"The consequences of the Russian countermeasures have been felt in Norway especially in fisheries," Bard Vegar Solhjell, who is also a former Norwegian cabinet minister, said.
He underlined the fact that the economic sanctions imposed against Russia were "a reaction to Russian breaches of international law" during Crimea’s reunification with Russia after the March 2014 referendum. Moscow has repeatedly pointed out that the local Crimean population acted within the established international legal framework.
"Despite these real economic consequences there is no guarantee that the continued pressure on the country will cause President Putin to make concessions or change his policy toward Ukraine".
The European Union, the United States and some other Western states imposed sanctions against Russia for its alleged involvement in the Ukrainian crisis. The allegations have been refuted by Russia. Moscow responded by banning food imports, including meat, fish, dairy products, fruit and vegetables from the countries that had sanctioned it.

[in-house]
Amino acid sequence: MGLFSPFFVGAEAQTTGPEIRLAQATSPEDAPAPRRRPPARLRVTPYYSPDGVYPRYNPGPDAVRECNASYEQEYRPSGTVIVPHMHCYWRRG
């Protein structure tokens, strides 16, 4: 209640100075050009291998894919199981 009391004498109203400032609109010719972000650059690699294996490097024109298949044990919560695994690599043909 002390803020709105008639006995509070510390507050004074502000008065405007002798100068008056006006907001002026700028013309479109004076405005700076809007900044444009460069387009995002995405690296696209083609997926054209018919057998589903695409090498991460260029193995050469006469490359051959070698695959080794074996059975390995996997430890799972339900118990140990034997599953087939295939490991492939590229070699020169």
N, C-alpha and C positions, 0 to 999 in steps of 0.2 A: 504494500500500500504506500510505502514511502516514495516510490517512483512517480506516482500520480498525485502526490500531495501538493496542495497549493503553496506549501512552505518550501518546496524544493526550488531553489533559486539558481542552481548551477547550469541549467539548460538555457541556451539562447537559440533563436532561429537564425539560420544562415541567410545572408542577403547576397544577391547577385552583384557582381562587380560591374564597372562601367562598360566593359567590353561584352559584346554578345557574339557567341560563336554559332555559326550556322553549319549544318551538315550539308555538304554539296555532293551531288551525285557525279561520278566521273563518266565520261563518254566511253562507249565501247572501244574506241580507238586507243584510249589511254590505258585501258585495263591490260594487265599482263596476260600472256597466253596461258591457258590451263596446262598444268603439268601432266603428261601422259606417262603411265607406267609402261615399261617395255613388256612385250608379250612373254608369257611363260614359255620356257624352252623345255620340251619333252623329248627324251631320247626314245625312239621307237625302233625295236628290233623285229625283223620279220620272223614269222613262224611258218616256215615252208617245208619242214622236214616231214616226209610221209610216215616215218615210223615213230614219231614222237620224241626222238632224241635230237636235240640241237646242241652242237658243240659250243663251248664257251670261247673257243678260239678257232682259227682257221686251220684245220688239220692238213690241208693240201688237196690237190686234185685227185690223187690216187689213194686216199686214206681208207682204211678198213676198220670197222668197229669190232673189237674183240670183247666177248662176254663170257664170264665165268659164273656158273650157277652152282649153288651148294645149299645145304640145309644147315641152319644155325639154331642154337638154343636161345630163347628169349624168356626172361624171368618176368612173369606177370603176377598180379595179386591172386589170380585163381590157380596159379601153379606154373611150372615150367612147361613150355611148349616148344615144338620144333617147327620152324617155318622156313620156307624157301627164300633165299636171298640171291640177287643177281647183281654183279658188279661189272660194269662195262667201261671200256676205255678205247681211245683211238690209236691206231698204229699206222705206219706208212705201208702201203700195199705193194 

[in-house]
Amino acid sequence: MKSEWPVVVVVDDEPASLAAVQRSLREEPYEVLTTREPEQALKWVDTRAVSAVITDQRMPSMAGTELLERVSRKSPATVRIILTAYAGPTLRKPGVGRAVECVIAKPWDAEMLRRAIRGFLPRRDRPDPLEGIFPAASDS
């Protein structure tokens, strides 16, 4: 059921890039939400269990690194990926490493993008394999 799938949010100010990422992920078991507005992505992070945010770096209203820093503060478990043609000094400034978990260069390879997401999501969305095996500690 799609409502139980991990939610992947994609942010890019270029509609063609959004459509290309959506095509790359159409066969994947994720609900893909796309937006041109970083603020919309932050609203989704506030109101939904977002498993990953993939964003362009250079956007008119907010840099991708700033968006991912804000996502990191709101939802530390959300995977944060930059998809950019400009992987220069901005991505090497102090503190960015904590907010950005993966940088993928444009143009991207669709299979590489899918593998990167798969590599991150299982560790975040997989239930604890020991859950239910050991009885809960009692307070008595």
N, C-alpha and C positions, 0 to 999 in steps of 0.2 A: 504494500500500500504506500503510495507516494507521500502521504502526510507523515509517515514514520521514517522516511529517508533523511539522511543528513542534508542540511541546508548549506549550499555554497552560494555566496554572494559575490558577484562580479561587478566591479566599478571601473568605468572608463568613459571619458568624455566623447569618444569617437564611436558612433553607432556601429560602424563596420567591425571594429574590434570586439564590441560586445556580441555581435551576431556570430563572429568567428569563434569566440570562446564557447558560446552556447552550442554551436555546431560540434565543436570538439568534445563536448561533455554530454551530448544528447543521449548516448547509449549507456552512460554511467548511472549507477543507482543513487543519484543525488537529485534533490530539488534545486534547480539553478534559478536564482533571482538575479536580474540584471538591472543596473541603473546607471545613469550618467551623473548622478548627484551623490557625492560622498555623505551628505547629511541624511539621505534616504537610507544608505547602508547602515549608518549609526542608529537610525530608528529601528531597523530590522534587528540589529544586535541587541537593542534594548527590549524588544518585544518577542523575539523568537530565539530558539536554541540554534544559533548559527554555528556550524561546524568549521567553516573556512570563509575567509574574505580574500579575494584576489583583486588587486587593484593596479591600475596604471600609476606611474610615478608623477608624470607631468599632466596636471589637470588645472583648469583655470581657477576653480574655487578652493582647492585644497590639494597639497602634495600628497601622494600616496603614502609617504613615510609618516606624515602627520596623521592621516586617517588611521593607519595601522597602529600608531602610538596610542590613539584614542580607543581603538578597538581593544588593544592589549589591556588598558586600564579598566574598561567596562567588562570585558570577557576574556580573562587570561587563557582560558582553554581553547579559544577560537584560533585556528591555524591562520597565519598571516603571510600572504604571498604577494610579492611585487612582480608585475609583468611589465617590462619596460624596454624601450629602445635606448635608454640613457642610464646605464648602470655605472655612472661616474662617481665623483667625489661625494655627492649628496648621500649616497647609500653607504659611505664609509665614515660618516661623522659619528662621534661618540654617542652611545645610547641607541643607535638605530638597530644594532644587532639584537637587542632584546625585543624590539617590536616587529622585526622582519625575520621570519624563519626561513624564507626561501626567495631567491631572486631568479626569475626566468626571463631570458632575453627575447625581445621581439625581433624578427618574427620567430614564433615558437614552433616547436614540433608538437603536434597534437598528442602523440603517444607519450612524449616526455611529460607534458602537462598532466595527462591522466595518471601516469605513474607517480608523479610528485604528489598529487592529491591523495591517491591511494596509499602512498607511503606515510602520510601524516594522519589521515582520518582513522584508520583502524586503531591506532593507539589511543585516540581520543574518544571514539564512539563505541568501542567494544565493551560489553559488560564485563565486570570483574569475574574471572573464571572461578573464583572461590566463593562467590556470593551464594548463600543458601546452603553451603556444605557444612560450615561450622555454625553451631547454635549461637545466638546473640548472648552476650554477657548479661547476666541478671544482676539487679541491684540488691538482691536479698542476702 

In July, a communications manager for the German-Norwegian Chamber of Commerce, Julia Fellinger, told Sputnik that Norway’s food exports slumped, losing 11 percent of profits from fish sales. She added that no other country, except for Poland, had lost such a huge export market as a result of the Russian food import restrictions.
Norway was one of the countries that joined the anti-Russia sanctions. Last month, it confirmed, along with Iceland, Montenegro, Albania, Liechtenstein, Ukraine and Georgia, the decision to extend the existing measures against Russian until June 23, 2016.